Now, let's make another drawing. This time, I will use the same scheme with the ball in the three-quarters view from below. I just want to show you that it doesn't matter which point of view we have; constructive drawing principles would be the same. Here's the "tennis ball" that takes upper and lower jaws of the skull. In the three-quarters view, its central line appears as a vertical oval. Because we see the mouth from below, horizontal lines will look like horizontal ovals. Three spheres of a mouth are seen from the oblique angle. You may notice that the corners of the mouth are symmetrical, but the left part is foreshortened. The upper lip bows from the philtrum to the corners. The line between the lips twists around the spheres. And the bottom lip embraces two lower spheres. The bottom plane of the nose is seen from below. Its central line is tilted. The line where the nose connects to a face is parallel to the line that goes though the mouth's corners. The bottom plane of the nose resembles a trapezoid. Its frontal and side planes are simplified as rectangular shapes. The central line of the face and contours of the chin are curved in the three-quarters view.
Once again, the distance from the base of the nose to the bottom edge of the lower lip is used to locate the edge of the chin. It is very important to keep all horizontal lines of the face parallel to each other. Two virtual lines go through four prominent points of the lips. They locate two cross-points of the chin. The front plane of the chin is also parallel to the horizontal lines of the face. The central line of face symmetry continues through the chin to the neck. I will quickly mark tonal hatching lines along contours of the head.
Let's make another drawing. This time, I want to make it even more difficult by depicting the lower part of the head in three-quarters view from above and also with lateral head-tilt. We start again from the "tennis ball", but the vertical axis is tilted laterally. Horizontal contours are seen from above and appear as inclined ovals. The vertical line of symmetry is also tilted. Three small spheres form a miniature pyramid. The two corners of a mouth lie on the middle oval. Top corners of the upper lip lie on the upper oval. The line between lips curves around spheres and two lips are constructively sound with tilt, volume and foreshortening.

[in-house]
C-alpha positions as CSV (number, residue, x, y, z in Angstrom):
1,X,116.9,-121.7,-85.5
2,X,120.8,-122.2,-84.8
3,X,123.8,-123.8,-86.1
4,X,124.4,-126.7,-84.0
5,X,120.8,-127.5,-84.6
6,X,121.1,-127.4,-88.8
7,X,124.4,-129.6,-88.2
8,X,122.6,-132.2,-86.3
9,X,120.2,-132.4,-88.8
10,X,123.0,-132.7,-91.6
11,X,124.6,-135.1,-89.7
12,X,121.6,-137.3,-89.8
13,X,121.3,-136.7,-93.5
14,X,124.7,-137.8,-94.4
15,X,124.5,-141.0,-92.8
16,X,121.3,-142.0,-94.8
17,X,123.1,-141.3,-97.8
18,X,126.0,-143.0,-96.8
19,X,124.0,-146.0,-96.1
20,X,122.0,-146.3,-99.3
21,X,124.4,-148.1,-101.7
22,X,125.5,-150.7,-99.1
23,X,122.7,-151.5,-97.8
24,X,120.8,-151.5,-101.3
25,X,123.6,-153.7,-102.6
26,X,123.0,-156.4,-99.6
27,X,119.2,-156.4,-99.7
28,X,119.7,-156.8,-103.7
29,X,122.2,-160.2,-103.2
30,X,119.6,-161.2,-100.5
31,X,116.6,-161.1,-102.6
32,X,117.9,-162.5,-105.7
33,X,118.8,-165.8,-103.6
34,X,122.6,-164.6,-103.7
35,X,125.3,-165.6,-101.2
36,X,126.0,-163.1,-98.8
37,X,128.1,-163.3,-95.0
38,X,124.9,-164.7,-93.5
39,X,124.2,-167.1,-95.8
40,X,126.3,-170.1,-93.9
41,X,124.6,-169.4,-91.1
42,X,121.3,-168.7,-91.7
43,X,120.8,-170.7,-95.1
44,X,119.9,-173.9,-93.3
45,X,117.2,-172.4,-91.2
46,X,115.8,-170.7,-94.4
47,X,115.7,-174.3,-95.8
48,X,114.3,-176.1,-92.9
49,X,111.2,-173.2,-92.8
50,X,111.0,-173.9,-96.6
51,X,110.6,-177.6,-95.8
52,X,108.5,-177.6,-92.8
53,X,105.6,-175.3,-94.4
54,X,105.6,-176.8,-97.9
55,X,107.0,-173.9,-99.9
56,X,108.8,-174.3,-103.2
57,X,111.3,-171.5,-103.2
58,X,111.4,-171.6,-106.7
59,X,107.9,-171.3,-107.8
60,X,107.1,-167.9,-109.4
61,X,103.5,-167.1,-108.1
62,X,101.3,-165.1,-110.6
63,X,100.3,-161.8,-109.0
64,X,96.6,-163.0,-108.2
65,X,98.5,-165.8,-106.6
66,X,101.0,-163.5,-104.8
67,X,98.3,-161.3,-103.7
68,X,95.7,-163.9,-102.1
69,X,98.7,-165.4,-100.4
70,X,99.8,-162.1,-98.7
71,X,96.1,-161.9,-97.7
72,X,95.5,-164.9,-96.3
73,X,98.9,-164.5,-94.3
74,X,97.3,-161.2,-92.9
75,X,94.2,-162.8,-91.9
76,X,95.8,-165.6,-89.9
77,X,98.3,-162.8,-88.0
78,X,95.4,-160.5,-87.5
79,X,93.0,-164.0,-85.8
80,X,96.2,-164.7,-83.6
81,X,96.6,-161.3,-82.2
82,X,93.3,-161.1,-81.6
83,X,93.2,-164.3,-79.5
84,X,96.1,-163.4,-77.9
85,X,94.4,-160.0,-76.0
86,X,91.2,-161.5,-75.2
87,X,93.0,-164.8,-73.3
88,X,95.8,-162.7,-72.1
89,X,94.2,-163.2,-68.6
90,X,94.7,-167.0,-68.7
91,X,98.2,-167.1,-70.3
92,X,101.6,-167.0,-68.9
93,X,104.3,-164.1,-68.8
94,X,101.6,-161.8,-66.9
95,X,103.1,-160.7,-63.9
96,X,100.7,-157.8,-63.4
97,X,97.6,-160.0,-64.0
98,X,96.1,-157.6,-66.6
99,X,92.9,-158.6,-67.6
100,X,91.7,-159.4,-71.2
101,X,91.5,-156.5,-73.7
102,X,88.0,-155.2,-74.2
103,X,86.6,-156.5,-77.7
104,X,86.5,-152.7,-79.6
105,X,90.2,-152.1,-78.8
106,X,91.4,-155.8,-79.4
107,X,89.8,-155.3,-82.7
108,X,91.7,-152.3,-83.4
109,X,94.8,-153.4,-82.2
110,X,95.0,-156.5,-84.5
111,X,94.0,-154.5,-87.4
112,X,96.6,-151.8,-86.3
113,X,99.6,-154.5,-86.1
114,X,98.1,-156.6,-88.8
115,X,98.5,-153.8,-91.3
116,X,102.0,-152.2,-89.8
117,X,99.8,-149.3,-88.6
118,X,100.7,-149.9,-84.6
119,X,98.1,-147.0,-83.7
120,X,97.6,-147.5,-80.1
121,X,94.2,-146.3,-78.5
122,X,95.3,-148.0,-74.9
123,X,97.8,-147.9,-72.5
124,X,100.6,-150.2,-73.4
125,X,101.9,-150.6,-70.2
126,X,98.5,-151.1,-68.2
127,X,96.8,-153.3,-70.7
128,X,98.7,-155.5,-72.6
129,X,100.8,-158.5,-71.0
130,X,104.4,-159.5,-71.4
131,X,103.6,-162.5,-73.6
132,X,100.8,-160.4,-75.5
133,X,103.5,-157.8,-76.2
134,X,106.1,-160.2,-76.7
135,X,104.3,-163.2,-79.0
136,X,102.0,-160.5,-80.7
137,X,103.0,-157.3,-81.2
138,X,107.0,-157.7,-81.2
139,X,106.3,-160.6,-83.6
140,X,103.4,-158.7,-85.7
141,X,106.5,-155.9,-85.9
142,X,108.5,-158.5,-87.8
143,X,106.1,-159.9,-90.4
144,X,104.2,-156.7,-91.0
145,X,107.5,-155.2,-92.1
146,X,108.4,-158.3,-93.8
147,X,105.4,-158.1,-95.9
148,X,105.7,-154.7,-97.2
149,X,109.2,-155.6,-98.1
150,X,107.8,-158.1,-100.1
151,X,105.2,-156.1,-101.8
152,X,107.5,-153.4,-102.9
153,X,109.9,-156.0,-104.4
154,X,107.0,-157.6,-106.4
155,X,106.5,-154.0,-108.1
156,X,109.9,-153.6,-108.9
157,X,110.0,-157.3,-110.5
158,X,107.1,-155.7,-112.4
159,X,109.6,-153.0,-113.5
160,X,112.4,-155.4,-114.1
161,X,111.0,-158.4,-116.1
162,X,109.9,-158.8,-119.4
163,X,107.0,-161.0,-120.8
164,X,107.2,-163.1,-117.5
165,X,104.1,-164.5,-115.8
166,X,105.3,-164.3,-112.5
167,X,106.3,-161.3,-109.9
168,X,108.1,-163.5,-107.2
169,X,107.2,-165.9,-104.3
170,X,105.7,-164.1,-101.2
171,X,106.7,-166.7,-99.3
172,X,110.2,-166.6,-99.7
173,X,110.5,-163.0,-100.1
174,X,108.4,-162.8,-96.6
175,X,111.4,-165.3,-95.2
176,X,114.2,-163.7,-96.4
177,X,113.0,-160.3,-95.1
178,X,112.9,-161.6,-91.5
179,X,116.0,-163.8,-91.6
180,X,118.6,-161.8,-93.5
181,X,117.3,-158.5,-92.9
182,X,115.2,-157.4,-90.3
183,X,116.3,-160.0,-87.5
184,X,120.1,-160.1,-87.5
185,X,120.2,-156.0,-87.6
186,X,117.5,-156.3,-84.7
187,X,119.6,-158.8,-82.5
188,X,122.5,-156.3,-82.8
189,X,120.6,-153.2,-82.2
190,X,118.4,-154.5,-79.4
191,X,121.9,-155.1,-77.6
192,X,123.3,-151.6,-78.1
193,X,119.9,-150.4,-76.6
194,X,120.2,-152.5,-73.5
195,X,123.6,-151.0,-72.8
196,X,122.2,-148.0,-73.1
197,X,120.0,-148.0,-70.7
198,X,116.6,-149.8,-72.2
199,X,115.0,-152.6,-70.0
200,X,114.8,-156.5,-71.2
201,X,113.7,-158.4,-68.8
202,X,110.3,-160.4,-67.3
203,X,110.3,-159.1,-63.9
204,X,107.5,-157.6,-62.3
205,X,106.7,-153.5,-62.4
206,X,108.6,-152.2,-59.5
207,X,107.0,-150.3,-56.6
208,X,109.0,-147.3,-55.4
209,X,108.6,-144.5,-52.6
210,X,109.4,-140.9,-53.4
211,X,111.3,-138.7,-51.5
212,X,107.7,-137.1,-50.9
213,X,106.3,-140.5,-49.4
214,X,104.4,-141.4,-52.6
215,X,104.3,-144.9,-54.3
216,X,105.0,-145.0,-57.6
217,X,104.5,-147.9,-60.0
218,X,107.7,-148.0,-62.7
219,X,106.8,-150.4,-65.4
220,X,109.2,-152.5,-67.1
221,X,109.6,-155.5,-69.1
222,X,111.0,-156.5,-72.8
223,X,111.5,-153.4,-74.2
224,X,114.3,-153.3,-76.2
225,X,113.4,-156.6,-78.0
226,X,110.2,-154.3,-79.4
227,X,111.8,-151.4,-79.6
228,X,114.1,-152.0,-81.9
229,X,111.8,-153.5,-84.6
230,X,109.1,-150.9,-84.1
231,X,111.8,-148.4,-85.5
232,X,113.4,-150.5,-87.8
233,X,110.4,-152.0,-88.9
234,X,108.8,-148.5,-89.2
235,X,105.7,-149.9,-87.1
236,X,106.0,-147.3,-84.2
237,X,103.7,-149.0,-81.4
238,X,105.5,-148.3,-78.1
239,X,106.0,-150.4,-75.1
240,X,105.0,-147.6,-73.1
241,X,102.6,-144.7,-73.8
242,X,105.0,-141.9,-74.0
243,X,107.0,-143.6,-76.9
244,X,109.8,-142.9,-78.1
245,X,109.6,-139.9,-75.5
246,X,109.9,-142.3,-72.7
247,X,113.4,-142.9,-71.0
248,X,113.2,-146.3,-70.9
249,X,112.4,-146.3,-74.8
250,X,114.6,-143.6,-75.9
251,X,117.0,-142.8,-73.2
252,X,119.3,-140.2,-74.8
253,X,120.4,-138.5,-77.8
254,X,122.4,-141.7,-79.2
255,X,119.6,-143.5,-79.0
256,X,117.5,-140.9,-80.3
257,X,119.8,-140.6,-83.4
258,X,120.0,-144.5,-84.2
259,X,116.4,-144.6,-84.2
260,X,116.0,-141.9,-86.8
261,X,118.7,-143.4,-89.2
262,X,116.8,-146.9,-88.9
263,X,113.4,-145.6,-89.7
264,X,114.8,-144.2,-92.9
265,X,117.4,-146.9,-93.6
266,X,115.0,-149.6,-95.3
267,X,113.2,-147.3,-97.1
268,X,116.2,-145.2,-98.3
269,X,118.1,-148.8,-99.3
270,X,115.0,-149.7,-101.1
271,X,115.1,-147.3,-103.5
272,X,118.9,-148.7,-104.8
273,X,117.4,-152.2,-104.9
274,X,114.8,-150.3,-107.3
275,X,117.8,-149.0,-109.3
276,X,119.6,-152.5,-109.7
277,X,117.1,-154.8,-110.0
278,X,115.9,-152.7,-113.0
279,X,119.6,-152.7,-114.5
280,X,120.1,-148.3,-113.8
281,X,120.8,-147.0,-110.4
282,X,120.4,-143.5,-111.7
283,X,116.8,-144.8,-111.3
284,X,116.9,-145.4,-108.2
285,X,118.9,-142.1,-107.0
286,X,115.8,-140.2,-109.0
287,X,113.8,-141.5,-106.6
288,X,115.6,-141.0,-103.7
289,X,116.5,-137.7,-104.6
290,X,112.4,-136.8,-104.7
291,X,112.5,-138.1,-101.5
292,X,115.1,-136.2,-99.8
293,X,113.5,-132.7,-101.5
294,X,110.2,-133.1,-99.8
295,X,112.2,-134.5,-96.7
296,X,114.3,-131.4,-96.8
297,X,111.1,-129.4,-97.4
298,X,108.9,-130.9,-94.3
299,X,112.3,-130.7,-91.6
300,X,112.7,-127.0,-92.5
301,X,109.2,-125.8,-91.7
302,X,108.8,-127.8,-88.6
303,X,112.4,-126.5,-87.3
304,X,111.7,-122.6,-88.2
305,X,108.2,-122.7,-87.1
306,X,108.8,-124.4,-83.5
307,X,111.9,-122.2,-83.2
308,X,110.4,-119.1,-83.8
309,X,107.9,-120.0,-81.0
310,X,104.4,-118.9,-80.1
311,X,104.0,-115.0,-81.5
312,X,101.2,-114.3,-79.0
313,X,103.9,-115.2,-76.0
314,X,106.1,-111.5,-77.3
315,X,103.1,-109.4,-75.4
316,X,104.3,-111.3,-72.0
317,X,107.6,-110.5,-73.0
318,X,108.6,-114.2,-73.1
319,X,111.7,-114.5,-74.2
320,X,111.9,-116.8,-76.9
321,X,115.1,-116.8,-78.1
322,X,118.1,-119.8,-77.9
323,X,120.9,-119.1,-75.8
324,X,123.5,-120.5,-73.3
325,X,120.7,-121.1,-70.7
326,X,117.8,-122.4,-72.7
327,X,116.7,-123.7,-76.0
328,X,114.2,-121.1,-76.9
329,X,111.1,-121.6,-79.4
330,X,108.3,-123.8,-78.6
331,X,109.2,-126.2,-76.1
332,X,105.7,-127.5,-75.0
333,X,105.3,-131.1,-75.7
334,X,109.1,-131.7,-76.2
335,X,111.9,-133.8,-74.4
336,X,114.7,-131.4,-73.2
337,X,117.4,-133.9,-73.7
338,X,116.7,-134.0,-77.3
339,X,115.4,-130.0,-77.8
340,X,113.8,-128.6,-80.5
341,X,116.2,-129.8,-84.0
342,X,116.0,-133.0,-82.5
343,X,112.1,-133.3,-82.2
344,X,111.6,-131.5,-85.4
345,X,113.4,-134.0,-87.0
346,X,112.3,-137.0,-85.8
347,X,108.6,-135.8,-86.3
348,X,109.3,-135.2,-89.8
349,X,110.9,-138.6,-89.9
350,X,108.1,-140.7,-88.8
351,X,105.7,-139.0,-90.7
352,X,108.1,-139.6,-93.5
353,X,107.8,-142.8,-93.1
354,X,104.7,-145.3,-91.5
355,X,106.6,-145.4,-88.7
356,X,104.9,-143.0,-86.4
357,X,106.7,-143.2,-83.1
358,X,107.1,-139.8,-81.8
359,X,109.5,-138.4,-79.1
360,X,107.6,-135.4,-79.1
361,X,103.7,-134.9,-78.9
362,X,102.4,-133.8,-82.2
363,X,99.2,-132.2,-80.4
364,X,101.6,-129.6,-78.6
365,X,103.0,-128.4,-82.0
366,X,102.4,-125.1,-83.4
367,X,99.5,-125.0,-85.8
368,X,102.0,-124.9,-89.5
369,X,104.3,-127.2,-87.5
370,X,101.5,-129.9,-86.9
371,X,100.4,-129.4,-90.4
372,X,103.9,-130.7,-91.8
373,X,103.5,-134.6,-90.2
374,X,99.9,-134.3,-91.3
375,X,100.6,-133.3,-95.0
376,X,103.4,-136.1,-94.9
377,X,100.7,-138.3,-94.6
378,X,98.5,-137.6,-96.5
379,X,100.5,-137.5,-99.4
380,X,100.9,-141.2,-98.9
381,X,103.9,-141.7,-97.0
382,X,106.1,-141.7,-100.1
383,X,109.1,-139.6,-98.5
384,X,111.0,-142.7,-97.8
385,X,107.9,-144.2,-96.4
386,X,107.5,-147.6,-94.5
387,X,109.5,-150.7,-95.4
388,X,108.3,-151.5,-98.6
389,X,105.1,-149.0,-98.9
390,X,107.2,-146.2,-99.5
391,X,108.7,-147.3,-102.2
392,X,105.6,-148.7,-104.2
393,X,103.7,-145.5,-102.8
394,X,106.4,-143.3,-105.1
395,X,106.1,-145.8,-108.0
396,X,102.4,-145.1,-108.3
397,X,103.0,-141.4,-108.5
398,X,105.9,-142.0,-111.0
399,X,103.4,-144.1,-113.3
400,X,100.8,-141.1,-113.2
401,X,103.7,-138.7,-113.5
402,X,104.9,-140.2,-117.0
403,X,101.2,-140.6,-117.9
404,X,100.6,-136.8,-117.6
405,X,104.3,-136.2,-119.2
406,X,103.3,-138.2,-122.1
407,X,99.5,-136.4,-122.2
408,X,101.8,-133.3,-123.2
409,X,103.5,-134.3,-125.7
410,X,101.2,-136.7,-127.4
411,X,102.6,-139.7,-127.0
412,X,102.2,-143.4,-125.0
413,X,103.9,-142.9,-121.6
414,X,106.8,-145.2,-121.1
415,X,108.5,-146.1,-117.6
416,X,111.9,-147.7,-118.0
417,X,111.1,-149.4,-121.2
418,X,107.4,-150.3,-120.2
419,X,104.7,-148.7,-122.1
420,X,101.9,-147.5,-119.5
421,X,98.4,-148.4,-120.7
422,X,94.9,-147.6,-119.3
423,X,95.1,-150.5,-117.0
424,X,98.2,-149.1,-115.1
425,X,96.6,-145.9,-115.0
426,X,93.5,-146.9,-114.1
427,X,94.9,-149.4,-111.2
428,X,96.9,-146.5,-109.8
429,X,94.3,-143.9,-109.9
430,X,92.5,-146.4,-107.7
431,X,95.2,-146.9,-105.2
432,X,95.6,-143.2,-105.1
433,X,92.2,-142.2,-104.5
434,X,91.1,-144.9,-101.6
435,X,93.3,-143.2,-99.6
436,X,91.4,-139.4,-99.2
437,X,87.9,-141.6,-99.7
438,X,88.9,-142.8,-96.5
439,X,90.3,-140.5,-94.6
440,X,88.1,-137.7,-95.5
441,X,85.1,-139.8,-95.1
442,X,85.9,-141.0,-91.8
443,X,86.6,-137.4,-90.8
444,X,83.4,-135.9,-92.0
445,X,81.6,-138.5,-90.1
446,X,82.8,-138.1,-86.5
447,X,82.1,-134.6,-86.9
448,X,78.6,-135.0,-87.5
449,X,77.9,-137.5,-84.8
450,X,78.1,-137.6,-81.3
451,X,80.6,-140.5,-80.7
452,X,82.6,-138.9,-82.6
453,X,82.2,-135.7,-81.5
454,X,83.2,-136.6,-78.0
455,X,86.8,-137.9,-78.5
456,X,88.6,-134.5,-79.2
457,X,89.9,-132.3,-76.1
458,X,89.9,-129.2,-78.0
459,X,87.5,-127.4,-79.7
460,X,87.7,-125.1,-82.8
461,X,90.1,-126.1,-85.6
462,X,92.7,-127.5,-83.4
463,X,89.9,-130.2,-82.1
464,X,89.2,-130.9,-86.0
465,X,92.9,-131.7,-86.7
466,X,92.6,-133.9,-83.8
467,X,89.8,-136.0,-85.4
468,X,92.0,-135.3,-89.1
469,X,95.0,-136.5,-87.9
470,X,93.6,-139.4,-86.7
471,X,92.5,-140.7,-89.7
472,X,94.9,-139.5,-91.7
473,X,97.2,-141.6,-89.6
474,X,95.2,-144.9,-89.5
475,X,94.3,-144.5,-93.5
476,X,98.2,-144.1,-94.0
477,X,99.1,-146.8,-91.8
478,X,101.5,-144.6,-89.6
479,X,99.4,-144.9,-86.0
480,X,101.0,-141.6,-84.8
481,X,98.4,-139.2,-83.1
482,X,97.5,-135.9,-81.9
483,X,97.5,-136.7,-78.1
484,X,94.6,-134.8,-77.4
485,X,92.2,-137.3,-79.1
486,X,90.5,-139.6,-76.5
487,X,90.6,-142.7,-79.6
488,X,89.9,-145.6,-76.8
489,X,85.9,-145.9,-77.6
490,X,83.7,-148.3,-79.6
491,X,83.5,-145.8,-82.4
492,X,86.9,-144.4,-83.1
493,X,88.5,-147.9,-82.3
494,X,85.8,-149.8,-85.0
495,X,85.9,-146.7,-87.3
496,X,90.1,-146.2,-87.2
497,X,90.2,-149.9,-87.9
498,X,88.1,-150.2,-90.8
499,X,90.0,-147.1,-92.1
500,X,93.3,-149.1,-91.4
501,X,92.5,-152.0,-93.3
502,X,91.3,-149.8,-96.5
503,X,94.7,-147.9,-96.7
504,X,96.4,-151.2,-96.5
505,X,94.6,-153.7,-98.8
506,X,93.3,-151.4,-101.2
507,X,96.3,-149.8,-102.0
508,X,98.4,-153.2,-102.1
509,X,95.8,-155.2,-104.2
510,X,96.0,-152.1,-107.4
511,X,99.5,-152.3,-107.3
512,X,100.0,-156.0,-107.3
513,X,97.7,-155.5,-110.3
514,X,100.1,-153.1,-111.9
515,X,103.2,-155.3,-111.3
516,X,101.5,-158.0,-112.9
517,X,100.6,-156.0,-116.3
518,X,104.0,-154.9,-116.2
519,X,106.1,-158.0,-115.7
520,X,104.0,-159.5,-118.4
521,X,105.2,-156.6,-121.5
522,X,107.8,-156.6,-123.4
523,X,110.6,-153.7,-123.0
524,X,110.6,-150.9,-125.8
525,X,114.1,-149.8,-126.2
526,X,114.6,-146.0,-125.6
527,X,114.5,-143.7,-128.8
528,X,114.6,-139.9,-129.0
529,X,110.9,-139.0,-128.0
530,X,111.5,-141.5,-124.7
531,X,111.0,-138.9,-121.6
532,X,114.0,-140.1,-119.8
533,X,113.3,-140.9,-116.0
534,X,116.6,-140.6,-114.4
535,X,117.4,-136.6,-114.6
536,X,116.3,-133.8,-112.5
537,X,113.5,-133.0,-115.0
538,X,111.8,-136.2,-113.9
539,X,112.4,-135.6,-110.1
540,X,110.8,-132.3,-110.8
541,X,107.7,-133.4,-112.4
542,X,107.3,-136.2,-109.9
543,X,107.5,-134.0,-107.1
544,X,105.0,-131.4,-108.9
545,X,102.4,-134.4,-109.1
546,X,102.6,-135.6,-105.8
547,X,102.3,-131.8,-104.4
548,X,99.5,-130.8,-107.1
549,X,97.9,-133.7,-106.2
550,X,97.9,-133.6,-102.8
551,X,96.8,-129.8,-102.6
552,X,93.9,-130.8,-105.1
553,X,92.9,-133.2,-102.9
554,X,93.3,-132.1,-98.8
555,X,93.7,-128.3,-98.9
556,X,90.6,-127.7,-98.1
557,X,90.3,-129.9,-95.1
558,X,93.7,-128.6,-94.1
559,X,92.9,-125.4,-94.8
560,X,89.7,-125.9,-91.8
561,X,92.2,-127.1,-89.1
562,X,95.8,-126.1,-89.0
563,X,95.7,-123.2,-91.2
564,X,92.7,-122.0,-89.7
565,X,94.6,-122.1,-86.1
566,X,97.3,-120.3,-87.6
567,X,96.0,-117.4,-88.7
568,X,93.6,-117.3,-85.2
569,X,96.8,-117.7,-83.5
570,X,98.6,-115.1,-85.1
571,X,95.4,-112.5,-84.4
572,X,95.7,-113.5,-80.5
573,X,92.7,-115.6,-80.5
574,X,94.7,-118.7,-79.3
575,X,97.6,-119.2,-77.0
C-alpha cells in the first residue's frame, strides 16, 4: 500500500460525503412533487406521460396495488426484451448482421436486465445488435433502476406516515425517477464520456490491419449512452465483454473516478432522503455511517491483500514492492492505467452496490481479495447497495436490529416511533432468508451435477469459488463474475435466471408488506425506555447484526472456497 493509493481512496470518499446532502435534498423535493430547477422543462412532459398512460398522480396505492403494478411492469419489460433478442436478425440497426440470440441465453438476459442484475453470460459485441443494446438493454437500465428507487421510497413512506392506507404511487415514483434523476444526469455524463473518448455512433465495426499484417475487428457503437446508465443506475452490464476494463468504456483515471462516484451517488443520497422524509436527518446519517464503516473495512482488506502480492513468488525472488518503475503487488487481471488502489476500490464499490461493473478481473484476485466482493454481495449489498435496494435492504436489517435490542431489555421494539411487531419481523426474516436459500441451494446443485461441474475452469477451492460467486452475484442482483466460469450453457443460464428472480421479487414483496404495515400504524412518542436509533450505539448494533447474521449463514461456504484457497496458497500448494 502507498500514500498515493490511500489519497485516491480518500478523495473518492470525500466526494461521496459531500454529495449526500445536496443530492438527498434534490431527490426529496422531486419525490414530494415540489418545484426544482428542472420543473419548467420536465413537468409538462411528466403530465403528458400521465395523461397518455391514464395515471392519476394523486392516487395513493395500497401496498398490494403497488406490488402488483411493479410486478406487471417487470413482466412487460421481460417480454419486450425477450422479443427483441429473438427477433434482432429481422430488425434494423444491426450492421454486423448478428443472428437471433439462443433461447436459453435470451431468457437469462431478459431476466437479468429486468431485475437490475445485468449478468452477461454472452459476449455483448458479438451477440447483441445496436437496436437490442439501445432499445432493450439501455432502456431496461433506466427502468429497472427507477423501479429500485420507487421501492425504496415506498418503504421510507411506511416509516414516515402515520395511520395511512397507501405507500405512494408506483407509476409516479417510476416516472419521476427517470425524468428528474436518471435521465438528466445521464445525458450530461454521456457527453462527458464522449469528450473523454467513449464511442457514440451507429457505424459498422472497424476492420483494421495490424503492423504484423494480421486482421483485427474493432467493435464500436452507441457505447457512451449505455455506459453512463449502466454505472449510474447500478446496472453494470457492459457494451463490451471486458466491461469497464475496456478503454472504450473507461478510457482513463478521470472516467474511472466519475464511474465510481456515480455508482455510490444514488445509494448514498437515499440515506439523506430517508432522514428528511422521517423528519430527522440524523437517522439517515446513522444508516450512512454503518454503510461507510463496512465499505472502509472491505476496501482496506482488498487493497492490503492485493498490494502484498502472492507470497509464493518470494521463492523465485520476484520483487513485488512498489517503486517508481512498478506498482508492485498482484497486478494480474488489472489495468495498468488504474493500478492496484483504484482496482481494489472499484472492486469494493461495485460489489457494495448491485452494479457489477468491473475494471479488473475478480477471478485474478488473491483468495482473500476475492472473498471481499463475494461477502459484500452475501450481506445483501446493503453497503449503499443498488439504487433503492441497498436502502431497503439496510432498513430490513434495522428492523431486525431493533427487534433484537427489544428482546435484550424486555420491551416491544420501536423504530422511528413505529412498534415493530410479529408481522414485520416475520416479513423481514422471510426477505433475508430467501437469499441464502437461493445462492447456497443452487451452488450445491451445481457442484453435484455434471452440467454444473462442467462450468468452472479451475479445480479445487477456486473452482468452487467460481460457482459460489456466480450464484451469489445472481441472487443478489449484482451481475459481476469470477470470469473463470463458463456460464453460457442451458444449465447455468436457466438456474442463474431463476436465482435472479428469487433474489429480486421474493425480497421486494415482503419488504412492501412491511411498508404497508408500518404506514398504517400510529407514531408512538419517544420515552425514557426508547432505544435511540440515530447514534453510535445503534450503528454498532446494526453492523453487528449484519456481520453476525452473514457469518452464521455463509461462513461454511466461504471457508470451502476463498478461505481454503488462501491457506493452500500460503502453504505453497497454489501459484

As you can see, this method works well no matter how difficult the view is. The philtrum is also tilted. I connect the center of the mouth with the center of the ball. This line serves as a guide for the direction of the central line of the bottom plane of the nose. The line where a nose connects to the head is parallel to the line between the mouth's corners. I draw the bottom plane of the nose as if the nose is transparent.
Once again, two virtual lines are used to locate prominent points of the chin. The central line of the face is curved in this view. The front plane of the chin is parallel to the horizontal lines of the face. I can now apply lines of tonal rendering along face contours. I hope by now you have a better understanding of the techniques for drawing a mouth.
Contours of a mouth are individual. Some people have full lips, other have slim; curvature, volume, proportions, location – all can vary from person to person. The best way to familiarize yourself with different types of mouths is to make hundreds and hundreds of sketches from life, memory and imagination.
I will show just a few examples of exercises that you may do to improve your knowledge of how to draw a mouth. Rendering tonal values is optional. Aim for quantity, not quality. With time, speed will increase. It is a sub-product of experience. Depict different types of a mouth. Observe people around you, analyze what difference in mouth construction they have. Drawing in ink is fast and a bold technique that requires confidence and precision. Mistakes are very difficult to fix because ink marks are not erasable. Experiment with different points of view. For example, here I draw a mouth as seen from above. Here's another challenging view. There is one secret of how to draw a mouth skillfully. It requires practice.
Making a sketch won't take much of your time. I will demonstrate it on this example. Including the time I am spending on dipping a pen into ink, it takes under 20 seconds to make one drawing. Don't tell me that you don't have 20 seconds a day. Lack of time is just an easy excuse. In four minutes, you can make 12 gesture sketches like this one. How many sketches have you done yesterday?
[ The full lesson is avaibale to Life Drawing Academy members ]
This is your unique chance to get a lifetime academy membership and a dedicated team of art teachers.
Such unlimited personal tutoring is not available anywhere else.